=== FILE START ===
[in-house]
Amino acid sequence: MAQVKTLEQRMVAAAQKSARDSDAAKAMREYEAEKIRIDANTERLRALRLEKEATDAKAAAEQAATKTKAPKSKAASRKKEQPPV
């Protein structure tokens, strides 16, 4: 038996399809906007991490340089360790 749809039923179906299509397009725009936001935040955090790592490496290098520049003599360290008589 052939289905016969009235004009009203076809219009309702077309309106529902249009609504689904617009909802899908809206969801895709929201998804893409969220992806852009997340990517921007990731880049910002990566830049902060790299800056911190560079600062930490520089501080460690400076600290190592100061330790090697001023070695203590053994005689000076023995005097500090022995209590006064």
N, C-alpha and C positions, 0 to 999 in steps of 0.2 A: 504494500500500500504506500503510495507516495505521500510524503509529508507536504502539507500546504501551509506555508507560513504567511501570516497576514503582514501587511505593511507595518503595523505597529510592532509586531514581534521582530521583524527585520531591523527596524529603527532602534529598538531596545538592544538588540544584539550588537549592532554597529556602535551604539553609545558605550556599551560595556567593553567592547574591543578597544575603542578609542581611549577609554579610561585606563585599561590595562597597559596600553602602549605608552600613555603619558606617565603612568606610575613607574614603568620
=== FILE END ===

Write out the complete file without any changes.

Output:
[in-house]
Amino acid sequence: MAQVKTLEQRMVAAAQKSARDSDAAKAMREYEAEKIRIDANTERLRALRLEKEATDAKAAAEQAATKTKAPKSKAASRKKEQPPV
């Protein structure tokens, strides 16, 4: 038996399809906007991490340089360790 749809039923179906299509397009725009936001935040955090790592490496290098520049003599360290008589 052939289905016969009235004009009203076809219009309702077309309106529902249009609504689904617009909802899908809206969801895709929201998804893409969220992806852009997340990517921007990731880049910002990566830049902060790299800056911190560079600062930490520089501080460690400076600290190592100061330790090697001023070695203590053994005689000076023995005097500090022995209590006064």
N, C-alpha and C positions, 0 to 999 in steps of 0.2 A: 504494500500500500504506500503510495507516495505521500510524503509529508507536504502539507500546504501551509506555508507560513504567511501570516497576514503582514501587511505593511507595518503595523505597529510592532509586531514581534521582530521583524527585520531591523527596524529603527532602534529598538531596545538592544538588540544584539550588537549592532554597529556602535551604539553609545558605550556599551560595556567593553567592547574591543578597544575603542578609542581611549577609554579610561585606563585599561590595562597597559596600553602602549605608552600613555603619558606617565603612568606610575613607574614603568620